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Next in line after the euro debt crisis: Japan
10/29/2012 6:48 pm EST
How about right now?
It sure doesn't make much sense that investors have been treating Japan, the world’s most indebted country, as a safe haven during the global financial crisis and the subsequent euro debt crisis. For example, today, October 29, Japan’s currency traded at 79.61 to the dollar in London after climbing 0.8% on October 26, its biggest jump since August 22. Last week the yen climbed 0.2% against the euro.
What’s extraordinary about this latest short-term move is that it is taking place in the midst of a budget crisis in Tokyo that has thrust worries about Japan’s ability to pay its bills to the front burner among bond dealers. At the end of last week the Japanese finance ministry announced that it would meet with bond dealers worried about a political stand off in Tokyo over the country’s debt ceiling.
The specific issue is the government’s ability to borrow the 38.3 trillion yen ($479 billion) needed to finance the government’s budget deficit this year. Japan’s government debt hit 976 trillion yen at the end of June. That’s $12.2 trillion. Please remember that at $4.5 trillion Japan’s GDP is considerable smaller than U.S. GDP at $15.1 trillion. Japan’s government debt amounted to 235% of GDP in June 2012.
But the size of the government’s debt isn’t the immediate cause of the problem. In each of the last four years the government has borrowed more in the bond market than it has raised in taxes. This year’s borrowing would yield about 40% of the budget for the year than ends in March 2013.
That is, such borrowings would fill the budget gap, if opposition parties weren’t holding debt legislation hostage until Prime Minister Yoshihiko Noda agrees to call a general election. Noda is said to fear that his Democratic Party would be slaughtered in a general election. In recent polls the Democratic Party of Japan has seen its approval rating drop to just 11%.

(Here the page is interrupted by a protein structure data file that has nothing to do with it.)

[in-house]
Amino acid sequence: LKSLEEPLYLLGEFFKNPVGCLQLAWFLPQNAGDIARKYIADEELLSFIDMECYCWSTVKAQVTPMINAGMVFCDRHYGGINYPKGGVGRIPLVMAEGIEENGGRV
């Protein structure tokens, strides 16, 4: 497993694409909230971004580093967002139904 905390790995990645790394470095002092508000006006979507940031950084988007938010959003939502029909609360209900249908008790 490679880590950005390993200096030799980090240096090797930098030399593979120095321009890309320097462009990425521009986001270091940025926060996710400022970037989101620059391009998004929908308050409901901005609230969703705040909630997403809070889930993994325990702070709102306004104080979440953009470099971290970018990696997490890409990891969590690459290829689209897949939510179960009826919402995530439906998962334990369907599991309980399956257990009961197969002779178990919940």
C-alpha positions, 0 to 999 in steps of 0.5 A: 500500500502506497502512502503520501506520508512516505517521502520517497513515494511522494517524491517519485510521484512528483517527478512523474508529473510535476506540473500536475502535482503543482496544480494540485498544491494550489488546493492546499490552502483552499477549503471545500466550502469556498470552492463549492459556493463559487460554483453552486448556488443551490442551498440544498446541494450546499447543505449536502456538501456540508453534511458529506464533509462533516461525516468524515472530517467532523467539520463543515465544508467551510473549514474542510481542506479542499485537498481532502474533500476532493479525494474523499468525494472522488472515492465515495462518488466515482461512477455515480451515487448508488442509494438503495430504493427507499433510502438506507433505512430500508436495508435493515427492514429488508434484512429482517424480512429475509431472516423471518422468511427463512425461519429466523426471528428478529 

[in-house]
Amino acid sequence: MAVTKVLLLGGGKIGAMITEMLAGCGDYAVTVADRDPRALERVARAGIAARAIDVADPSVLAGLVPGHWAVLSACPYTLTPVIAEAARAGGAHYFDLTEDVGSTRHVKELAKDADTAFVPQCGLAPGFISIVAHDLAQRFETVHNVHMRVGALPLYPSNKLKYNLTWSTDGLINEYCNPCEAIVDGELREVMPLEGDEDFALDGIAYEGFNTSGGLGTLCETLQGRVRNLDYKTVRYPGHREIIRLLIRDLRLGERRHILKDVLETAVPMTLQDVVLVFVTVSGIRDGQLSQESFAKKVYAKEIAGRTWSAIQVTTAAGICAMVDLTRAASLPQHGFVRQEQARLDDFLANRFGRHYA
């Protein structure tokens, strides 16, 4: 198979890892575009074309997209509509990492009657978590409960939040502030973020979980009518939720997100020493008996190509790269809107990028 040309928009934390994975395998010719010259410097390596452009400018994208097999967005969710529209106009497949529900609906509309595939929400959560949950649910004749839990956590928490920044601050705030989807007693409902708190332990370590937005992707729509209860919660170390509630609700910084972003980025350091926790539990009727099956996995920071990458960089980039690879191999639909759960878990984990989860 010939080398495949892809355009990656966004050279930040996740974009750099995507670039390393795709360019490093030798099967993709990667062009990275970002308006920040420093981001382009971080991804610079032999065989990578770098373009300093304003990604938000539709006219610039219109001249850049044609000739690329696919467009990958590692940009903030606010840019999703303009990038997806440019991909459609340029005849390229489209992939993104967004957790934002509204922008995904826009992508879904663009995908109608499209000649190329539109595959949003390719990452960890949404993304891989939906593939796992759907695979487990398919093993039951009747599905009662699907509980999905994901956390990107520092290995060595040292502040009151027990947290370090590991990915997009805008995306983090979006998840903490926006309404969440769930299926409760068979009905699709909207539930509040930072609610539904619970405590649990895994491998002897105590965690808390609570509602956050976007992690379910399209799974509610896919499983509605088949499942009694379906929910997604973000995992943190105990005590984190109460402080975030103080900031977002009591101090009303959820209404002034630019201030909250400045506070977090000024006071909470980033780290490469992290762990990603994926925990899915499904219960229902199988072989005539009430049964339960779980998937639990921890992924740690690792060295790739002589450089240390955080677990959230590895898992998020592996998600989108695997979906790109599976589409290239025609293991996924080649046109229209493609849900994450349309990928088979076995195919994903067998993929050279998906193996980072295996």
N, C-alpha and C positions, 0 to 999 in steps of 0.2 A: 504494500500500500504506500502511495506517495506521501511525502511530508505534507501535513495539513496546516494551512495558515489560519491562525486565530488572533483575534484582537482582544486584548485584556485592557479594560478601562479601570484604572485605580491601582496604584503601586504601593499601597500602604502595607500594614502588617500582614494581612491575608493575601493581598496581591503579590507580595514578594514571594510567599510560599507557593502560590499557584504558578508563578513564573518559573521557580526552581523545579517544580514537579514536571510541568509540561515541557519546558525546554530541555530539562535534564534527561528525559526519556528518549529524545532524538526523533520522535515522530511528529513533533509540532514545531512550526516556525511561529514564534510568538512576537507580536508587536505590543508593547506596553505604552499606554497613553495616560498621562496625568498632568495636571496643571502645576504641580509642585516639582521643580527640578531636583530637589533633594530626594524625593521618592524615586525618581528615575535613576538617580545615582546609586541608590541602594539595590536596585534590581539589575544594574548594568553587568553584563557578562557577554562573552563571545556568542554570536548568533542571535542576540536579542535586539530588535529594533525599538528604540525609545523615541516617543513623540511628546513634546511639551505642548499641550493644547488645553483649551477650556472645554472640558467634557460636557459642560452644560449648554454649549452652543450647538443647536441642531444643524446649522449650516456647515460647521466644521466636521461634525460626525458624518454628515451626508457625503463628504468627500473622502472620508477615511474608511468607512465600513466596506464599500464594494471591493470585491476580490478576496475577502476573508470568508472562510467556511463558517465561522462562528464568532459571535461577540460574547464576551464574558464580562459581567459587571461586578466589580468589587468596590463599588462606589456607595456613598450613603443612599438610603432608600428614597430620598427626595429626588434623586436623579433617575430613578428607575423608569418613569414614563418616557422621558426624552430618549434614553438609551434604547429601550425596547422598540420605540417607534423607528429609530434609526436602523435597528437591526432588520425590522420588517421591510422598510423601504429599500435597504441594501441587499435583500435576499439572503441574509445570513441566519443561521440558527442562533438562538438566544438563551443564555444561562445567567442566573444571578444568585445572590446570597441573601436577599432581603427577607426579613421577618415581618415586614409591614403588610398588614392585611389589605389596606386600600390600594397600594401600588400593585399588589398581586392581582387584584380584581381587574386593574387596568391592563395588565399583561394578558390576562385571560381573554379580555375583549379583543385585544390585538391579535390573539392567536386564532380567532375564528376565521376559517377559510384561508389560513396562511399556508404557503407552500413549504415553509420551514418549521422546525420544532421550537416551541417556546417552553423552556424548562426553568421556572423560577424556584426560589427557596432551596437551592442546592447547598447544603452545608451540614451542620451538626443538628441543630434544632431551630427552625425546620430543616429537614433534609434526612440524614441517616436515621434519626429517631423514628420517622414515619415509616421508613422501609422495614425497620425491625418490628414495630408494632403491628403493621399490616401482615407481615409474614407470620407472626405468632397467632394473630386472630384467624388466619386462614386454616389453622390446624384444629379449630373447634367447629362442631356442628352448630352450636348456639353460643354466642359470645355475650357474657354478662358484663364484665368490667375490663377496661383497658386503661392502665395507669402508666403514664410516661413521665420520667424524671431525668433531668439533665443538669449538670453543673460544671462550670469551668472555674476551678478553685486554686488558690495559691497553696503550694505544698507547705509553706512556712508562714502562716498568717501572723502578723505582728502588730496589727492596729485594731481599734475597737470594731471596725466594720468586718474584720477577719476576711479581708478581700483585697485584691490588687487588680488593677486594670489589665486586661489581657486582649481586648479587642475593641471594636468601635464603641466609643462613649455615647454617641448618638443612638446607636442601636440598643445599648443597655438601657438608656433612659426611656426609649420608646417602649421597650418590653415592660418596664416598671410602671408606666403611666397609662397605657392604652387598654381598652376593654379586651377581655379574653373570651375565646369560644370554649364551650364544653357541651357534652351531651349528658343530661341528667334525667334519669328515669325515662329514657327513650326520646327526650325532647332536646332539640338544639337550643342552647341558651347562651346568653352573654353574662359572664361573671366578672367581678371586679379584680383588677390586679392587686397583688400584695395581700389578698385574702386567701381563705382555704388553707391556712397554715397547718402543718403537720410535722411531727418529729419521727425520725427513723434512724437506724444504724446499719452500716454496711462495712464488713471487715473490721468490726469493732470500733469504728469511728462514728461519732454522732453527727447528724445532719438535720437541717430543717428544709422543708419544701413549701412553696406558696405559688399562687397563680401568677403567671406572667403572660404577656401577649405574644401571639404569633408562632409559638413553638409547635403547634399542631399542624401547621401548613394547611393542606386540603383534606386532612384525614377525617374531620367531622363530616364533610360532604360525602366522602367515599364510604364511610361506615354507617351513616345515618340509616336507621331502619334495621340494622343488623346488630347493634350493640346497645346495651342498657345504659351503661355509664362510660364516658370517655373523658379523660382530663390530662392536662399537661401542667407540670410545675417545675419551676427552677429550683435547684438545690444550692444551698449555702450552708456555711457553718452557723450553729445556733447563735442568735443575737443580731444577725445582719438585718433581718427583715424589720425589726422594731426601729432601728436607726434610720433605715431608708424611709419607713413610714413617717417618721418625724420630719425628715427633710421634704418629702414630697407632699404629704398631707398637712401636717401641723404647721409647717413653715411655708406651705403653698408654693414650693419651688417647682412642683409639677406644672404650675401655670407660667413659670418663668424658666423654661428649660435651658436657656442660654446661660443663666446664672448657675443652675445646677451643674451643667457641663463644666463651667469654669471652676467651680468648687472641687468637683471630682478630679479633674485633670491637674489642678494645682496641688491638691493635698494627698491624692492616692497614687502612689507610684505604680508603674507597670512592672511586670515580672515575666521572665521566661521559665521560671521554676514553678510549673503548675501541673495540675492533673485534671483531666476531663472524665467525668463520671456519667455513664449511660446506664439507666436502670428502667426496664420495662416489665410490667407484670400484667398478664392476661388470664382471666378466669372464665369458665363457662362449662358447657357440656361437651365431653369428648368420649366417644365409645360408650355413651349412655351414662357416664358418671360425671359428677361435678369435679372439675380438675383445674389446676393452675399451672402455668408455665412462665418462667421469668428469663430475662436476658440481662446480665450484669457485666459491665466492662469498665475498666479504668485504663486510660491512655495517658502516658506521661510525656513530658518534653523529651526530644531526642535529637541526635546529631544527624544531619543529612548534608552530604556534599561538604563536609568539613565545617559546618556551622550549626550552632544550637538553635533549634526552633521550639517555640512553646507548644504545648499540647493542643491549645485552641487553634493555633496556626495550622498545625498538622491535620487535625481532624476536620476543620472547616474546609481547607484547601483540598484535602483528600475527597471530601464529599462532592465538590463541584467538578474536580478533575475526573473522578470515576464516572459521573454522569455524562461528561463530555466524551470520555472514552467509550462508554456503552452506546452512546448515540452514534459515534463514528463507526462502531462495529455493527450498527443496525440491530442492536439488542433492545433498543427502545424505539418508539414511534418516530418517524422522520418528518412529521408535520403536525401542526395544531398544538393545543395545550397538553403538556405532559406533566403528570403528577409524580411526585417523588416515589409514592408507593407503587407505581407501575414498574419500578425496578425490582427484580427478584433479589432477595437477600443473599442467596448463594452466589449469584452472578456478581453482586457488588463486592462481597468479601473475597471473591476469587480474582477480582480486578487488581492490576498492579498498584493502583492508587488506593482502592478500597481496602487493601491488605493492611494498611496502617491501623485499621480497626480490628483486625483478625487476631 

The government says that Japan needs to see new borrowing authorization by the end of November or the country won’t be able to pay its bills. In all likelihood some compromise will be worked out that lets Japan cover its bills for another year.
But the current crisis is a very vivid reminder that even a very wealthy country like Japan with what was once an immense pool of domestic savings can’t keep borrowing 40% of its national budget every year. The composition of Japan’s debt has begun changing in recent year as the country has borrowed more from non-Japanese investors. Foreign investors now hold about 10% of Japan’s government debt.
While the euro crisis has raged and while investors have been happy to buy yen-denominated assets, the unsustainability of Japan’s finances haven’t mattered all that much. But the current crisis suggests exactly how vulnerable Japan is to the end of those cash flows. If the world can solve the euro debt crisis, it may all too soon thereafter find itself confronting an even bigger debt problem in Japan.
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